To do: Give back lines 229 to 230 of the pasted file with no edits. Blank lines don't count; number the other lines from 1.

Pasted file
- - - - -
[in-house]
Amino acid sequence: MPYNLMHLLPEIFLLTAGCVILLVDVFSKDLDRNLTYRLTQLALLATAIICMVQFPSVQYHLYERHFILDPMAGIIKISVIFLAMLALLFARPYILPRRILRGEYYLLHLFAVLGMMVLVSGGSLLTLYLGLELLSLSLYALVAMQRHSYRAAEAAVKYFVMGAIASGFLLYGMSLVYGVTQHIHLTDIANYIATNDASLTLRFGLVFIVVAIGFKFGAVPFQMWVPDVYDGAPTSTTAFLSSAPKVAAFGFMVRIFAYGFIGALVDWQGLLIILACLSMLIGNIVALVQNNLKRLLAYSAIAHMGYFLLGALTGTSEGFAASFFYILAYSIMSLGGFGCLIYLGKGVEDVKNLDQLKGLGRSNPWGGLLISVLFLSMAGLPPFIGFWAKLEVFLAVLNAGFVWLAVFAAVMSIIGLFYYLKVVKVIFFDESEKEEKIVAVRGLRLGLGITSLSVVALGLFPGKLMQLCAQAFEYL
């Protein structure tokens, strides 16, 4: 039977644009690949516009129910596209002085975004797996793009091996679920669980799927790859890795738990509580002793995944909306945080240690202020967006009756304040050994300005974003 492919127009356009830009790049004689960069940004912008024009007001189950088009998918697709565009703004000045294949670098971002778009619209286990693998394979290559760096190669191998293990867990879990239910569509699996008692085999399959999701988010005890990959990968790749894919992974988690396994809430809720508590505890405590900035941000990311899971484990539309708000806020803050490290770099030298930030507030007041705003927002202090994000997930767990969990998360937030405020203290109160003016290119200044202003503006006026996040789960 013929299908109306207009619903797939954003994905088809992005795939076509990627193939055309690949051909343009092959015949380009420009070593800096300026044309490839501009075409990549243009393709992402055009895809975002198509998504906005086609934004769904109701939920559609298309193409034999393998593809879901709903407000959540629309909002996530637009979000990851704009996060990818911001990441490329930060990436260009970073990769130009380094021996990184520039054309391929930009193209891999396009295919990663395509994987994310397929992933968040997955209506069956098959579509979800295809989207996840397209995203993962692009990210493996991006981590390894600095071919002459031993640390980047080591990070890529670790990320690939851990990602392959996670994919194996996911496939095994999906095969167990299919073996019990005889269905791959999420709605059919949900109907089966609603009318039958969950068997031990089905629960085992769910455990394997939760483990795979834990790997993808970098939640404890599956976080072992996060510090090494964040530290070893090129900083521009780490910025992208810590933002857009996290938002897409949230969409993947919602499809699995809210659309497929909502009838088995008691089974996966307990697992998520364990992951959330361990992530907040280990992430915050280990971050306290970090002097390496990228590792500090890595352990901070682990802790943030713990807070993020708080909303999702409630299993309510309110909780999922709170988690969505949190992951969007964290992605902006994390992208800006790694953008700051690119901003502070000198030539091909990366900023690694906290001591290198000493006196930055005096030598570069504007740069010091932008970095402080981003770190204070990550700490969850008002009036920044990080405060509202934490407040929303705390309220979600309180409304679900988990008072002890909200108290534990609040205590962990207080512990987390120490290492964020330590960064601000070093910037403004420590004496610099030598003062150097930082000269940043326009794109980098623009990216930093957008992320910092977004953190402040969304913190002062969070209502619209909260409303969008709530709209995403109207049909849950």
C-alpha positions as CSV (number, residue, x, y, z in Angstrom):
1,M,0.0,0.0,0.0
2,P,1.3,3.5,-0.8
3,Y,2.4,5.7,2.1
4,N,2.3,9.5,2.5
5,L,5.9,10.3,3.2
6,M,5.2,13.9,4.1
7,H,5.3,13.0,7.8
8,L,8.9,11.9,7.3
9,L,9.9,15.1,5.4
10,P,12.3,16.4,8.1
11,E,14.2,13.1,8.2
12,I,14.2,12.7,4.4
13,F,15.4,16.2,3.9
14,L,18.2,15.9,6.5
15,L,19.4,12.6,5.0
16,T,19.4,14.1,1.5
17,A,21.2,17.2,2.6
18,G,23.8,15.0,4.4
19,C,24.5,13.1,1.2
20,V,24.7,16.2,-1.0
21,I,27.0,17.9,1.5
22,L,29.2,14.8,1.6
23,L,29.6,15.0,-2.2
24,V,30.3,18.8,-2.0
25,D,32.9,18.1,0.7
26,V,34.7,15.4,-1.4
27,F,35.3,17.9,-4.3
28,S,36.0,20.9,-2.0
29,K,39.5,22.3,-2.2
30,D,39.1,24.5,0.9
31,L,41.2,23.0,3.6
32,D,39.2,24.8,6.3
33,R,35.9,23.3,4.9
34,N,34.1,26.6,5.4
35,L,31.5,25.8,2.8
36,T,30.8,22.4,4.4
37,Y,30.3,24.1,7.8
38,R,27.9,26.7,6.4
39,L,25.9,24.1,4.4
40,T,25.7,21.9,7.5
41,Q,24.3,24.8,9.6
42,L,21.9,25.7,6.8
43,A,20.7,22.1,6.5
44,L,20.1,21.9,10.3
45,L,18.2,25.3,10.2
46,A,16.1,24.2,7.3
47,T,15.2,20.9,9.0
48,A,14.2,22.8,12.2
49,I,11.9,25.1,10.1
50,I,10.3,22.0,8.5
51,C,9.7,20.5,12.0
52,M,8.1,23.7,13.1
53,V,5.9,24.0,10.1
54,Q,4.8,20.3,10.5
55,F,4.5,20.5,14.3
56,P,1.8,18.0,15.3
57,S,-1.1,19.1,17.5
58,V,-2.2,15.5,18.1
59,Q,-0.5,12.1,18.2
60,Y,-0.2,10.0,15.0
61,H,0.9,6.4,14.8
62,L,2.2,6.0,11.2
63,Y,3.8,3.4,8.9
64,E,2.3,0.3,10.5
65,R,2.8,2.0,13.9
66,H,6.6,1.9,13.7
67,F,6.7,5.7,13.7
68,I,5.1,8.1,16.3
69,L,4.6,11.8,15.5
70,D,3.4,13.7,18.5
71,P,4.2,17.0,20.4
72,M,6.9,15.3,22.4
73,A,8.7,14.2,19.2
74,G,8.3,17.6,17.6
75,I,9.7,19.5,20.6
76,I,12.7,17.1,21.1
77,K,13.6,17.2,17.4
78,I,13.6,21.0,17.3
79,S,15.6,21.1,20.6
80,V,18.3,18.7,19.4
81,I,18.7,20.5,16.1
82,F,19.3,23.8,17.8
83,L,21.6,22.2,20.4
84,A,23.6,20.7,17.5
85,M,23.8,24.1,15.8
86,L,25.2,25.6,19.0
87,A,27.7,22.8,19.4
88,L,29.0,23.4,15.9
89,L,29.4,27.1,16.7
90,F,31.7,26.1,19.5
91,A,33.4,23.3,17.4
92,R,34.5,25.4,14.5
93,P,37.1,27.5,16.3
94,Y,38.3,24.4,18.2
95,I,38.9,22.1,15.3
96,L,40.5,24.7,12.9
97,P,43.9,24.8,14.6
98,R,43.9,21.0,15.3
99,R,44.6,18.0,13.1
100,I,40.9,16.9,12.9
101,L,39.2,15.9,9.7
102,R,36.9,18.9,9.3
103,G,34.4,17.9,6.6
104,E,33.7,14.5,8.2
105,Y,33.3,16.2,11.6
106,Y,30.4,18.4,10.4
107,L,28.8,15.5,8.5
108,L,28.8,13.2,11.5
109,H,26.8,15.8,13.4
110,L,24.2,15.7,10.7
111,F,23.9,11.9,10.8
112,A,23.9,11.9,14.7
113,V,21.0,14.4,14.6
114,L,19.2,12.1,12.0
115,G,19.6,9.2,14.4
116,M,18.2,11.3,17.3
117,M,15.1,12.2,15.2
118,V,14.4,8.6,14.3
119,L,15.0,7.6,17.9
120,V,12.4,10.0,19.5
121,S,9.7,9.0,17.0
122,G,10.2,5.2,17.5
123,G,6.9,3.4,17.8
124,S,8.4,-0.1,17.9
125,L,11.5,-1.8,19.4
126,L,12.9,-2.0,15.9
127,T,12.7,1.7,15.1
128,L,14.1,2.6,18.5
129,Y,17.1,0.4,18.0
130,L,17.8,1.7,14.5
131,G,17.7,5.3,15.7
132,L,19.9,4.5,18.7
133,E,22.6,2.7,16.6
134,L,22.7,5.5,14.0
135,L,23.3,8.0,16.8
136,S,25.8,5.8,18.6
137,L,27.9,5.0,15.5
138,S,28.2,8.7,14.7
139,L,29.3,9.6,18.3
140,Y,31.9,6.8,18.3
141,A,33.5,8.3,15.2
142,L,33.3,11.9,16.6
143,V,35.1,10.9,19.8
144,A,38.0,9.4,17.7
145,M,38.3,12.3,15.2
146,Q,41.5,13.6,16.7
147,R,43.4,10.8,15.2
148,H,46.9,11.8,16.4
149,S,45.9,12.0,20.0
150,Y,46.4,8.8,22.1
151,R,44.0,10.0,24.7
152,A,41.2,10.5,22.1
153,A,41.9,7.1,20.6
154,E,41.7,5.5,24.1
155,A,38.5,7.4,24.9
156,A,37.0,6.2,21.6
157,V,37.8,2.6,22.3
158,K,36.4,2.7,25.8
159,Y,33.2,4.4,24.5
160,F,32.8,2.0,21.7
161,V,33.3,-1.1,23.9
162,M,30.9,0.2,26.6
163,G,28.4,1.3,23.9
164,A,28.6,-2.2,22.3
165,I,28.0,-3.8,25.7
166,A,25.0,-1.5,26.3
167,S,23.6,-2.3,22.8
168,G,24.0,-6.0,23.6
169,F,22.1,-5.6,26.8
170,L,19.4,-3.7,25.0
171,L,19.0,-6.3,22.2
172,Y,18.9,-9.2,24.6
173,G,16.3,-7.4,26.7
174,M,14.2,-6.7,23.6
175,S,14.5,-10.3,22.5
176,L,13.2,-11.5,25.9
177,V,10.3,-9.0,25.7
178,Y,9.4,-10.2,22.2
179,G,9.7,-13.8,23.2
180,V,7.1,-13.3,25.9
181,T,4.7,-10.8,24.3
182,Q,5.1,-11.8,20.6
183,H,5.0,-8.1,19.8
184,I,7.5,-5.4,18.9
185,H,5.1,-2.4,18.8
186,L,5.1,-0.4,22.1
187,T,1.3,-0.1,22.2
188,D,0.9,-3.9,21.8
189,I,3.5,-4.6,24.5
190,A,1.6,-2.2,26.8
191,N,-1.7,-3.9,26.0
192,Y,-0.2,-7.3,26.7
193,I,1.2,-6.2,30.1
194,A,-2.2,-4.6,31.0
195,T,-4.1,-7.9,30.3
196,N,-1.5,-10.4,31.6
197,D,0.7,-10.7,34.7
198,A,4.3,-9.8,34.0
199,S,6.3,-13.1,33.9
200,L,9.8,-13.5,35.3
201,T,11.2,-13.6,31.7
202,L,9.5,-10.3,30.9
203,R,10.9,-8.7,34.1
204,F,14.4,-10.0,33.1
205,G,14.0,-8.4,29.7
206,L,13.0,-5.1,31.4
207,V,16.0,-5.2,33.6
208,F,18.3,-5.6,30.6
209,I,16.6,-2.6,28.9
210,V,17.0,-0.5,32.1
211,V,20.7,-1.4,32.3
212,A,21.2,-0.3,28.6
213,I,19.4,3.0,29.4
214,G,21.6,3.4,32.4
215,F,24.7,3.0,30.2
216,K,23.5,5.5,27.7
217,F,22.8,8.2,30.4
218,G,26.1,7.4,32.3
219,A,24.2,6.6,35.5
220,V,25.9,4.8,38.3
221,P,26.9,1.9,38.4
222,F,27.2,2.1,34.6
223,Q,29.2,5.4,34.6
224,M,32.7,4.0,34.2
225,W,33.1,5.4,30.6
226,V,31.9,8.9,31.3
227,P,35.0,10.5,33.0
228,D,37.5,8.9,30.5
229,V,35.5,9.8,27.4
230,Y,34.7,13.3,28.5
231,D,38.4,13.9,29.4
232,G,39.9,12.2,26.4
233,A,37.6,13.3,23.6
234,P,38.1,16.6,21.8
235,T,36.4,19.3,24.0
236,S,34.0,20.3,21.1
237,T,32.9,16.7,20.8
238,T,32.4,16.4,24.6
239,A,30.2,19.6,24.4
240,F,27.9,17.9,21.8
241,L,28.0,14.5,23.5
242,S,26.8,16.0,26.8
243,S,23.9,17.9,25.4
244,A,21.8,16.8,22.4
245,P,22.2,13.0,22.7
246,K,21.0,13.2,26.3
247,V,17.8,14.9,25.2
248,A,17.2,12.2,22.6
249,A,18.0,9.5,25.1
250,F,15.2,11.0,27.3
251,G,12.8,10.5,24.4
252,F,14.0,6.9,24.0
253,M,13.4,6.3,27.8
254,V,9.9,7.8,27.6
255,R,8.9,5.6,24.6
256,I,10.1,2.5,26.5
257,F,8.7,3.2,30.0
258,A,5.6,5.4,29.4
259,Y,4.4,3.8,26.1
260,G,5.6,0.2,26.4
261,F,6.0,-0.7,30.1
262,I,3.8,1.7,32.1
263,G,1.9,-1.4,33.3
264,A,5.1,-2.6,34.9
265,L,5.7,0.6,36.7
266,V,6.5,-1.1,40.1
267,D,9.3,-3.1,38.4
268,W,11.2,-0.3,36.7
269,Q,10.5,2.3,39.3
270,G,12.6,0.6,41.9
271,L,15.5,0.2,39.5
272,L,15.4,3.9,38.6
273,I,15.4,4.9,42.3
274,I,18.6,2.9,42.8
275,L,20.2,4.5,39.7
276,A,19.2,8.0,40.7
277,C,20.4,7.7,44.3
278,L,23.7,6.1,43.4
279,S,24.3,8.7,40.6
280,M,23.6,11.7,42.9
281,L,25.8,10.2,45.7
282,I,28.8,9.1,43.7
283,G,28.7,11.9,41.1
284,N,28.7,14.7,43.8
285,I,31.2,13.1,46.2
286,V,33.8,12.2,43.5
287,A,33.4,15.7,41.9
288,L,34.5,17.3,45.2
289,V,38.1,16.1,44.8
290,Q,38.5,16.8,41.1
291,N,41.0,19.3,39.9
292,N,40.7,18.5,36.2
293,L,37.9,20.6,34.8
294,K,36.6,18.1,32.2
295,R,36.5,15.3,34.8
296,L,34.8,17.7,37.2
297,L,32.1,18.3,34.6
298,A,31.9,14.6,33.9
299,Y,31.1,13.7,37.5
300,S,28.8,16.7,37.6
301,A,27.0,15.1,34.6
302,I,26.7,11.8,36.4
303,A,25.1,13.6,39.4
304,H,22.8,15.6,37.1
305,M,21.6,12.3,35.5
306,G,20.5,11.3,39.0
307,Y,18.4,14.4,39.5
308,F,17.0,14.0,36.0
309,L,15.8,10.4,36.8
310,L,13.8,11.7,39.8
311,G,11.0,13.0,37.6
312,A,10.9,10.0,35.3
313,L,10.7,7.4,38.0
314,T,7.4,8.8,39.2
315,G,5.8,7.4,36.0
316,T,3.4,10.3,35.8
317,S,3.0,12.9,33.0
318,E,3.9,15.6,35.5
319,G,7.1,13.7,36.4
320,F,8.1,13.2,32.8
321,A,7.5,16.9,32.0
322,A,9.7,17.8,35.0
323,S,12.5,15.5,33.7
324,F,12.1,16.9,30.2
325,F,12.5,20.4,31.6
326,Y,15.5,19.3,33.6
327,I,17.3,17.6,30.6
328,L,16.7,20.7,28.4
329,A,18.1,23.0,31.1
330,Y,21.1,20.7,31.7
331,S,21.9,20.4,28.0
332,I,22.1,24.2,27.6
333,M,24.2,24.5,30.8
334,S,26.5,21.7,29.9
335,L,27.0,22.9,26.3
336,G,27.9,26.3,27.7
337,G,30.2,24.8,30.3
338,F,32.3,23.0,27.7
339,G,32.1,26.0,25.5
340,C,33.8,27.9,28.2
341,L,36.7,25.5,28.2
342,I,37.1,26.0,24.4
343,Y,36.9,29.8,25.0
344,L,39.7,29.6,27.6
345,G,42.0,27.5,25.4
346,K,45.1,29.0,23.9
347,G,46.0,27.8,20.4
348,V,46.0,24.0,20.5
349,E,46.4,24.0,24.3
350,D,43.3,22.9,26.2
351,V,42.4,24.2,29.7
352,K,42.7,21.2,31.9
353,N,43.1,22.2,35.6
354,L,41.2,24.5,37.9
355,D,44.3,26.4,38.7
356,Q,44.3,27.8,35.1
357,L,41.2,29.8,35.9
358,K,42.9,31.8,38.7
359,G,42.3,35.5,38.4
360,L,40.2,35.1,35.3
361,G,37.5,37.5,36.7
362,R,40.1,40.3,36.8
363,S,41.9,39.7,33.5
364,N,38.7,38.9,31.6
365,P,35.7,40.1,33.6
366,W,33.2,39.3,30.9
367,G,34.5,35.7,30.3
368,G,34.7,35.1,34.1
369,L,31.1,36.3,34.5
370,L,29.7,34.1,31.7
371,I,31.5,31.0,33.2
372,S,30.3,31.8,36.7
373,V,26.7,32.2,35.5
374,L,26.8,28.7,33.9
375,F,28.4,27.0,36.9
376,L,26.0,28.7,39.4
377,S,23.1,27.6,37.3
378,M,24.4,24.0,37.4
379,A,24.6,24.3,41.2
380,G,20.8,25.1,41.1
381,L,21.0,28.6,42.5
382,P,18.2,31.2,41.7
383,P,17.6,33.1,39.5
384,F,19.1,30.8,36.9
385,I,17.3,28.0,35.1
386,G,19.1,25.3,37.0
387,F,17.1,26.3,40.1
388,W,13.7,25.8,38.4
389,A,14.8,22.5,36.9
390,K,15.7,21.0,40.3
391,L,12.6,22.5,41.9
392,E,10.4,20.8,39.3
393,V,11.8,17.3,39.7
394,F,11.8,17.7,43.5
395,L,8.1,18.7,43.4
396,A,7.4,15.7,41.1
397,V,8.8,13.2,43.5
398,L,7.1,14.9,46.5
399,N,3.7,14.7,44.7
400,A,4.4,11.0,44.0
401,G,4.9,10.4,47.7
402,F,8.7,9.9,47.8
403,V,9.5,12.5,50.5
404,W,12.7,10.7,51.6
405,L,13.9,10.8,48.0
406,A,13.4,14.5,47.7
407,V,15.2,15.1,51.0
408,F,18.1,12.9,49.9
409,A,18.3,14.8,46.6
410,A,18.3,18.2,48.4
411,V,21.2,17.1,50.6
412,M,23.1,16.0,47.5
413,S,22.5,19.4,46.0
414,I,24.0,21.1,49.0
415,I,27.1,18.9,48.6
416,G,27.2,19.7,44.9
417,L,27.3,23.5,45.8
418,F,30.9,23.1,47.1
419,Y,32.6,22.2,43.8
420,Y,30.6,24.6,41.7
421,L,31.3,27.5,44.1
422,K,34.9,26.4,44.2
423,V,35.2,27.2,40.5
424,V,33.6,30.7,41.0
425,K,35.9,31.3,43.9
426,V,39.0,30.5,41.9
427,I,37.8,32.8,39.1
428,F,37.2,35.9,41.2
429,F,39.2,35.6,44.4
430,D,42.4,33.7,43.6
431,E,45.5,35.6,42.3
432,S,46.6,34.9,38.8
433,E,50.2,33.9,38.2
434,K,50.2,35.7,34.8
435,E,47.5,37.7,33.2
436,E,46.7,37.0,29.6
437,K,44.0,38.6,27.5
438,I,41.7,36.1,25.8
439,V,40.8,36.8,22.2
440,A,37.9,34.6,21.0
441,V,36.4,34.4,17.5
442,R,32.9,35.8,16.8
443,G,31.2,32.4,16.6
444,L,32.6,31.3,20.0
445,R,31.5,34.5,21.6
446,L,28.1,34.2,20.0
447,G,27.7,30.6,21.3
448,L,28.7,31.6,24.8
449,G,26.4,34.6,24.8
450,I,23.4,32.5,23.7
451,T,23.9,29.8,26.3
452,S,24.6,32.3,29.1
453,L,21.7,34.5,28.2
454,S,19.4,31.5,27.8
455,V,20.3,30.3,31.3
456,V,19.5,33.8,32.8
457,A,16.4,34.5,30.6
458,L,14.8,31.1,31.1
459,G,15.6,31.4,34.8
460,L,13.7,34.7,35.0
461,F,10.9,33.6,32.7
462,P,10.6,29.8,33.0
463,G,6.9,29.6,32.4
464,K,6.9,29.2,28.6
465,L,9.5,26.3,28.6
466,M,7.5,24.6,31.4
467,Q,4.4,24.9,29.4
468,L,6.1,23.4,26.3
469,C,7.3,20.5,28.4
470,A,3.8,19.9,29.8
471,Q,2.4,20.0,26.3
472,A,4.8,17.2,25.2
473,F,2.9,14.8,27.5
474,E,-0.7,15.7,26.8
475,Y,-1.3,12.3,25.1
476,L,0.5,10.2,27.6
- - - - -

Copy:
225,W,33.1,5.4,30.6
226,V,31.9,8.9,31.3